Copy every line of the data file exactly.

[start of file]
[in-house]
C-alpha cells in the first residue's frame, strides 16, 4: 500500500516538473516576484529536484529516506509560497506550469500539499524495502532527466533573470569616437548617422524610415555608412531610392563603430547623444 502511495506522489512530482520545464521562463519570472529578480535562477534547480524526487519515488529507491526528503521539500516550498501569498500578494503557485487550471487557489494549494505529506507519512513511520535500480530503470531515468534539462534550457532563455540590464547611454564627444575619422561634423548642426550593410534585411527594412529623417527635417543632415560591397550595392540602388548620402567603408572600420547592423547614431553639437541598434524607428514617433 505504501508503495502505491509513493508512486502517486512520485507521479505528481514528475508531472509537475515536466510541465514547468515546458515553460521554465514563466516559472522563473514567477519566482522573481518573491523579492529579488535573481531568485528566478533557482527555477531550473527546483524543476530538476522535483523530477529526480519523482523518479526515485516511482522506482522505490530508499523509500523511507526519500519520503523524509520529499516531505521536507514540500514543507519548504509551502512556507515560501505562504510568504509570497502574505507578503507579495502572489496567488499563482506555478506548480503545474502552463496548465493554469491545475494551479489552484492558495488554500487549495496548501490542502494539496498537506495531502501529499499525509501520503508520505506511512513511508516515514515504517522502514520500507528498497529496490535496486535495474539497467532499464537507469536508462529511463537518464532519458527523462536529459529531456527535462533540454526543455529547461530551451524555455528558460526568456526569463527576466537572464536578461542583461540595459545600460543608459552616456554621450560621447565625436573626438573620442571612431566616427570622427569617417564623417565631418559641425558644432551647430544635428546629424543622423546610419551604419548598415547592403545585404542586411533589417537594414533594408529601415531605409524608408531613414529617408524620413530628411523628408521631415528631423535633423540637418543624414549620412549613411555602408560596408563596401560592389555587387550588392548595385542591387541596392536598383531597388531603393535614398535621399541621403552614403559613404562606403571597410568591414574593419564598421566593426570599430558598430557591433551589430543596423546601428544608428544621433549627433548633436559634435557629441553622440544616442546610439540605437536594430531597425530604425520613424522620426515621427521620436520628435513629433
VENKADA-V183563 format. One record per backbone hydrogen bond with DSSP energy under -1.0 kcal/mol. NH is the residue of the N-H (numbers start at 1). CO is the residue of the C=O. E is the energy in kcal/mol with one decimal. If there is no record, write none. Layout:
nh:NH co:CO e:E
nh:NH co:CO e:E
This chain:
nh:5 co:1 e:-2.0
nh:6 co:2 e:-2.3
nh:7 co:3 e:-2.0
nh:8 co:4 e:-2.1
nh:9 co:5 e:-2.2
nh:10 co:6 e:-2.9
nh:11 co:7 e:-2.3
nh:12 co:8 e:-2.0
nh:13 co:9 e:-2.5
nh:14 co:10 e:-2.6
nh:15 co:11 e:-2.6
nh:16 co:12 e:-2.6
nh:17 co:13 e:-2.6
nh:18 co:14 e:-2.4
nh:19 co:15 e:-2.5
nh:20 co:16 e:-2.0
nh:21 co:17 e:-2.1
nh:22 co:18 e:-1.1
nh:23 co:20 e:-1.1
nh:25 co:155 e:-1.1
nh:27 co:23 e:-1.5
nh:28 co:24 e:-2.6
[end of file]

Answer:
[in-house]
C-alpha cells in the first residue's frame, strides 16, 4: 500500500516538473516576484529536484529516506509560497506550469500539499524495502532527466533573470569616437548617422524610415555608412531610392563603430547623444 502511495506522489512530482520545464521562463519570472529578480535562477534547480524526487519515488529507491526528503521539500516550498501569498500578494503557485487550471487557489494549494505529506507519512513511520535500480530503470531515468534539462534550457532563455540590464547611454564627444575619422561634423548642426550593410534585411527594412529623417527635417543632415560591397550595392540602388548620402567603408572600420547592423547614431553639437541598434524607428514617433 505504501508503495502505491509513493508512486502517486512520485507521479505528481514528475508531472509537475515536466510541465514547468515546458515553460521554465514563466516559472522563473514567477519566482522573481518573491523579492529579488535573481531568485528566478533557482527555477531550473527546483524543476530538476522535483523530477529526480519523482523518479526515485516511482522506482522505490530508499523509500523511507526519500519520503523524509520529499516531505521536507514540500514543507519548504509551502512556507515560501505562504510568504509570497502574505507578503507579495502572489496567488499563482506555478506548480503545474502552463496548465493554469491545475494551479489552484492558495488554500487549495496548501490542502494539496498537506495531502501529499499525509501520503508520505506511512513511508516515514515504517522502514520500507528498497529496490535496486535495474539497467532499464537507469536508462529511463537518464532519458527523462536529459529531456527535462533540454526543455529547461530551451524555455528558460526568456526569463527576466537572464536578461542583461540595459545600460543608459552616456554621450560621447565625436573626438573620442571612431566616427570622427569617417564623417565631418559641425558644432551647430544635428546629424543622423546610419551604419548598415547592403545585404542586411533589417537594414533594408529601415531605409524608408531613414529617408524620413530628411523628408521631415528631423535633423540637418543624414549620412549613411555602408560596408563596401560592389555587387550588392548595385542591387541596392536598383531597388531603393535614398535621399541621403552614403559613404562606403571597410568591414574593419564598421566593426570599430558598430557591433551589430543596423546601428544608428544621433549627433548633436559634435557629441553622440544616442546610439540605437536594430531597425530604425520613424522620426515621427521620436520628435513629433
VENKADA-V183563 format. One record per backbone hydrogen bond with DSSP energy under -1.0 kcal/mol. NH is the residue of the N-H (numbers start at 1). CO is the residue of the C=O. E is the energy in kcal/mol with one decimal. If there is no record, write none. Layout:
nh:NH co:CO e:E
nh:NH co:CO e:E
This chain:
nh:5 co:1 e:-2.0
nh:6 co:2 e:-2.3
nh:7 co:3 e:-2.0
nh:8 co:4 e:-2.1
nh:9 co:5 e:-2.2
nh:10 co:6 e:-2.9
nh:11 co:7 e:-2.3
nh:12 co:8 e:-2.0
nh:13 co:9 e:-2.5
nh:14 co:10 e:-2.6
nh:15 co:11 e:-2.6
nh:16 co:12 e:-2.6
nh:17 co:13 e:-2.6
nh:18 co:14 e:-2.4
nh:19 co:15 e:-2.5
nh:20 co:16 e:-2.0
nh:21 co:17 e:-2.1
nh:22 co:18 e:-1.1
nh:23 co:20 e:-1.1
nh:25 co:155 e:-1.1
nh:27 co:23 e:-1.5
nh:28 co:24 e:-2.6